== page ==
At this time of year it is easy to overlook the vegetable garden. Very little changes as the winter vegetables are standing beautifully, waiting to be cropped. A final weed and tidy of the year gives the impression that the garden has entered winter hibernation and is waiting for the spring to arrive. However this couldn’t be further from the truth. This is probably the most crucial period of activity as preparations are now in full swing for the earliest of next year’s crops that will fill the gap between the last of the winter faithfuls and the beginning of spring cropping in earnest.
The most exciting of these early crops is the forced rhubarb. We work on what is essentially a four year rotation with our rhubarb. We have two patches in the garden and last year the plants by the watercress bed were lifted and divided. Once lifted those divisions which are not replanted in the kitchen garden are left on the soil for a cold treatment to shock them back into life. They are then bought up to the nursery where they are planted in either the peach house or the ploytunnel for forcing. The added heat of protection gives an earlier crop than those forced outside. The stress of this process however means this is a final flourish for these crowns and once cropped they are thrown away.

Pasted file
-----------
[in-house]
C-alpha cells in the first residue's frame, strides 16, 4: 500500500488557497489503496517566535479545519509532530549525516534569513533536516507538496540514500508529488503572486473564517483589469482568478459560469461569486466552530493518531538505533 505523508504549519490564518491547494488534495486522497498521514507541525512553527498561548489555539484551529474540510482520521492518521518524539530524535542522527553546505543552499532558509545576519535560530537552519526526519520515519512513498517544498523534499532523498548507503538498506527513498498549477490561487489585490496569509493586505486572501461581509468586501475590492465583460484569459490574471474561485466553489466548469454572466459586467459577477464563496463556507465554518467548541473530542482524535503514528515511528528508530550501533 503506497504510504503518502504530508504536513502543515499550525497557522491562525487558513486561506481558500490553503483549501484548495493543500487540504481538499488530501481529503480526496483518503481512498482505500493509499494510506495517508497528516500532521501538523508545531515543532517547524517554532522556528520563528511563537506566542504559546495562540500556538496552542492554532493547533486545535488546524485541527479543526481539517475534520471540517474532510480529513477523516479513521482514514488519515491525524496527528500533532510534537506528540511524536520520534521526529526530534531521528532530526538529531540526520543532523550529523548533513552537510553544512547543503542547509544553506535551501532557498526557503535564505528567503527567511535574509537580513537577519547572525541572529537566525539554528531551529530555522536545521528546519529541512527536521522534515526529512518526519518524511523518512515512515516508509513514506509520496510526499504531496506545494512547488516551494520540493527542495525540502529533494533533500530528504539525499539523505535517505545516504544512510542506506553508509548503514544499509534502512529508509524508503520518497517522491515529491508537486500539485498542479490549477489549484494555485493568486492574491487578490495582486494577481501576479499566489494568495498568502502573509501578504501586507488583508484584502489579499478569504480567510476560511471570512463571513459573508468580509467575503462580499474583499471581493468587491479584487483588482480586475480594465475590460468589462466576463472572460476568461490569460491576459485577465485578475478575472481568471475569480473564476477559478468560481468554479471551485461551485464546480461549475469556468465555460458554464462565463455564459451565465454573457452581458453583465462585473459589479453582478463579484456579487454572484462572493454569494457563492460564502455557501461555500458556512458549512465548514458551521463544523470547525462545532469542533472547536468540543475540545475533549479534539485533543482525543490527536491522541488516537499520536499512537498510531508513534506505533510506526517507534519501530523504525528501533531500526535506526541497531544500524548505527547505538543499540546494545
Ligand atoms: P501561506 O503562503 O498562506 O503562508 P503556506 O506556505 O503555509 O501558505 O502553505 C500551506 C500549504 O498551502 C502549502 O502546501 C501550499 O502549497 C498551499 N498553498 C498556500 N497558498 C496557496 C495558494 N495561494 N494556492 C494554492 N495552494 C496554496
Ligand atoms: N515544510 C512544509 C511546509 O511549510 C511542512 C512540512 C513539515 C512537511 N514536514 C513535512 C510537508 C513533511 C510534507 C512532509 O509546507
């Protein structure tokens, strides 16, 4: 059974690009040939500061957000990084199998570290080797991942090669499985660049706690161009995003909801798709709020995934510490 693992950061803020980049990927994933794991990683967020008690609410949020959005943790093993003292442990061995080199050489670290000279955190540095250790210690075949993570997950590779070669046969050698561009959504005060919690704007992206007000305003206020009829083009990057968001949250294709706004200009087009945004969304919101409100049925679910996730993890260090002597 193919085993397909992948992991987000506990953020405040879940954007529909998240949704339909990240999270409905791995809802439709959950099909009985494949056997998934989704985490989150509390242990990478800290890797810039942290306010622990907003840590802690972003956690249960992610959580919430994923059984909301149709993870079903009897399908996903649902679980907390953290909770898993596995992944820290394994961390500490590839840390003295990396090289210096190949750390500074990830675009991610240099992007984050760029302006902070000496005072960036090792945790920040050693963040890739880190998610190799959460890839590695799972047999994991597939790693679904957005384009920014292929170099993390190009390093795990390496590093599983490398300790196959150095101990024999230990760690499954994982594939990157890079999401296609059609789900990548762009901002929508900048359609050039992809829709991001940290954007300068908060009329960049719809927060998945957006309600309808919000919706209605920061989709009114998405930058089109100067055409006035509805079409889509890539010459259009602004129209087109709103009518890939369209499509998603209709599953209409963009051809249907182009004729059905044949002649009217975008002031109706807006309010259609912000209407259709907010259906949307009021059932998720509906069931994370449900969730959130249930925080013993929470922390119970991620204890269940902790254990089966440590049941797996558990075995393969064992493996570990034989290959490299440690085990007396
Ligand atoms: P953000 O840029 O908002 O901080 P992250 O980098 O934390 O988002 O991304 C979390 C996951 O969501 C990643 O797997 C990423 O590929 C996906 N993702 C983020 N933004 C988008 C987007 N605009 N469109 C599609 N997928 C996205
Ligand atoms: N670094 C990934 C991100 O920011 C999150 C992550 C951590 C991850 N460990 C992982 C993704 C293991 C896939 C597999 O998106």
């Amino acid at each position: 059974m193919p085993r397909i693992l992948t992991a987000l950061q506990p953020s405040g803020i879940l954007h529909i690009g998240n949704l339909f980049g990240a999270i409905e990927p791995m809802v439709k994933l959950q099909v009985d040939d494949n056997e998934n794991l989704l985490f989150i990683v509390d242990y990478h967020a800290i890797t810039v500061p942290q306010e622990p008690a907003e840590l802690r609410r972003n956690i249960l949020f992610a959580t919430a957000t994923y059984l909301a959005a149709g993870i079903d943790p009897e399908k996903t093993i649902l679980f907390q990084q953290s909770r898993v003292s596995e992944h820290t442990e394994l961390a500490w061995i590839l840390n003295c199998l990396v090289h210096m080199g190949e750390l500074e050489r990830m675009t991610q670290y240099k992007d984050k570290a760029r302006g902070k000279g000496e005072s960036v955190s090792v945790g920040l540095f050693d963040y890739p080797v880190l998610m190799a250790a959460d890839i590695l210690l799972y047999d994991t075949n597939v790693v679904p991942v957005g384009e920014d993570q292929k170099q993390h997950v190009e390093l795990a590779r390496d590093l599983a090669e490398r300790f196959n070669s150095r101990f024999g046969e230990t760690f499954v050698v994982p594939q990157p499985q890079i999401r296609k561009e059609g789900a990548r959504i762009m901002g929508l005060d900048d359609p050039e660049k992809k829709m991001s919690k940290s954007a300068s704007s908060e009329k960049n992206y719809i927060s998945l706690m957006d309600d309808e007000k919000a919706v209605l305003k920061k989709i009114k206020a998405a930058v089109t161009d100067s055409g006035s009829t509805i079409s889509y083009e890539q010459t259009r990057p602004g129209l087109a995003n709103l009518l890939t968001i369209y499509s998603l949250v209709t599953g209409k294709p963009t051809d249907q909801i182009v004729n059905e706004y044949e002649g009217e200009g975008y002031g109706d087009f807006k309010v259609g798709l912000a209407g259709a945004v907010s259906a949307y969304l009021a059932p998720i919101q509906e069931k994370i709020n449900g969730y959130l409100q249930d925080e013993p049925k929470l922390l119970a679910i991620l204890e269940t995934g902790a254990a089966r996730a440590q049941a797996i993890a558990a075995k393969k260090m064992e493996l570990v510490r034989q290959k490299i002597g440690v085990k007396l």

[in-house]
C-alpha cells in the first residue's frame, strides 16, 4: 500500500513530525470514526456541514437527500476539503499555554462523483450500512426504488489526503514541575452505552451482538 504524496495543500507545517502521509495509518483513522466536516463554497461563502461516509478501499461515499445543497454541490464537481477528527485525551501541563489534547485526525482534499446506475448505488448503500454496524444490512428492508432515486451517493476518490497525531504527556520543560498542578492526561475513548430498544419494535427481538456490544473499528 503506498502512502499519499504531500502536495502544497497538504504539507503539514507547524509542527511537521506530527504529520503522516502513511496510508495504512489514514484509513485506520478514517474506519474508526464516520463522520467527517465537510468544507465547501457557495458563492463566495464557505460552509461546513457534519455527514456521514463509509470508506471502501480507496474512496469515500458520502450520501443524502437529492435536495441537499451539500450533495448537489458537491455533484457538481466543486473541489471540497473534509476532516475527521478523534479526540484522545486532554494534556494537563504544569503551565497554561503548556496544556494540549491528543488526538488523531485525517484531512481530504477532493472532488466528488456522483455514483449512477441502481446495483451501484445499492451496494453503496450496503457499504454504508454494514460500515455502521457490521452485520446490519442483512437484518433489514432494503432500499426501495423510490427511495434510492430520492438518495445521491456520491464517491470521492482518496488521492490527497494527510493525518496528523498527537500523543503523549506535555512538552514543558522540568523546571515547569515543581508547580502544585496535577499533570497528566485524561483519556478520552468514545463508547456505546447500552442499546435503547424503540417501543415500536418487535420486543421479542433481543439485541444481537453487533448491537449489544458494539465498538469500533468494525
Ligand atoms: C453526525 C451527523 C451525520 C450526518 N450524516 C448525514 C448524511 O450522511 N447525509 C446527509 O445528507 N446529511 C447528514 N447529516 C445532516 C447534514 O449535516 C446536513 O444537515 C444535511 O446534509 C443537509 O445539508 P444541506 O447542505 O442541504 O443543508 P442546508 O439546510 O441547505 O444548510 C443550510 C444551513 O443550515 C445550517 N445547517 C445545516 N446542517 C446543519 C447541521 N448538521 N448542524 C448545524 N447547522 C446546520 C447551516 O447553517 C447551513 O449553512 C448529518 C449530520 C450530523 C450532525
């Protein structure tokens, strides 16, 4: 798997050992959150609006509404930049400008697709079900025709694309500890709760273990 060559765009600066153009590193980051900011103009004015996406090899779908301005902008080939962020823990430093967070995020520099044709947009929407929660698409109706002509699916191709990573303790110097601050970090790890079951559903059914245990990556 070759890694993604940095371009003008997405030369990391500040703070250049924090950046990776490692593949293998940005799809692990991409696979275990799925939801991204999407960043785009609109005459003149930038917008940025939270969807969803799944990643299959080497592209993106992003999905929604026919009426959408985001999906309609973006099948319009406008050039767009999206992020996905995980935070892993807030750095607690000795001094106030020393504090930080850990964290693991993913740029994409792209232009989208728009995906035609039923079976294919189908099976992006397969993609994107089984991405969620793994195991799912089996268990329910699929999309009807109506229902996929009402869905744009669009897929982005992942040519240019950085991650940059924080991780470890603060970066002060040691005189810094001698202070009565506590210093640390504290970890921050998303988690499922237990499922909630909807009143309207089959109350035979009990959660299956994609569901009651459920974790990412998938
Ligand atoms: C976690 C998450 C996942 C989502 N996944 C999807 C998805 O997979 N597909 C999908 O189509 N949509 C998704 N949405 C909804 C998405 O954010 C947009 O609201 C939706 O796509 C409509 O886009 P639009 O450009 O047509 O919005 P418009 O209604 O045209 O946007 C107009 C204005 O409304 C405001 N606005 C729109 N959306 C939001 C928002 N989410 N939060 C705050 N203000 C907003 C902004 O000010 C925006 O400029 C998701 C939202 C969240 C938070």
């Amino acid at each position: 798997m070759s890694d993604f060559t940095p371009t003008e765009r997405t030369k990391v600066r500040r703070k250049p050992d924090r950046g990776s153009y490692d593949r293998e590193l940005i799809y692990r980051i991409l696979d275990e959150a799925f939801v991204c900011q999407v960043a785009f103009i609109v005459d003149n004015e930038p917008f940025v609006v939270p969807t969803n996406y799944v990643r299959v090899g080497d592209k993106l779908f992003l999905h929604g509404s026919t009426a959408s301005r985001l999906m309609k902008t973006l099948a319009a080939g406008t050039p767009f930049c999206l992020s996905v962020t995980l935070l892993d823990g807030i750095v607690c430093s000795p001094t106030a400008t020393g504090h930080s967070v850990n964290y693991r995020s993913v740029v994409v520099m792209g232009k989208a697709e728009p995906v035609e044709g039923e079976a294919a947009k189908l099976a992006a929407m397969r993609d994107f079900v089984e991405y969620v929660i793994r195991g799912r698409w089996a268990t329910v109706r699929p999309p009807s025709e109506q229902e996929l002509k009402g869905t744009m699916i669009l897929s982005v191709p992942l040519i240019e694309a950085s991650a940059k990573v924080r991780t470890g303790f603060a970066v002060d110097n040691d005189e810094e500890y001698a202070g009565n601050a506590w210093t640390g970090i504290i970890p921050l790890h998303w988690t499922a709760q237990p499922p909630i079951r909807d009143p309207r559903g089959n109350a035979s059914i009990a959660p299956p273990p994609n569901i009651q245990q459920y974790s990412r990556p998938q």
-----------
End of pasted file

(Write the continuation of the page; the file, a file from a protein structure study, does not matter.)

This year we have divided half the rhubarb near the main gate. This allows us to force the undisturbed half of the bed outside for a later crop. The crowns which are replanted will need a year to recover before summer harvesting the year after. It is only in the third year when they are fully established that we can once again force them in the kitchen garden. Come the fourth year they are once again ready for dividing and replanting. All this means that by February we should be able to begin the New Year’s cropping with this beautiful vegetable.
Words and photographs by Helena
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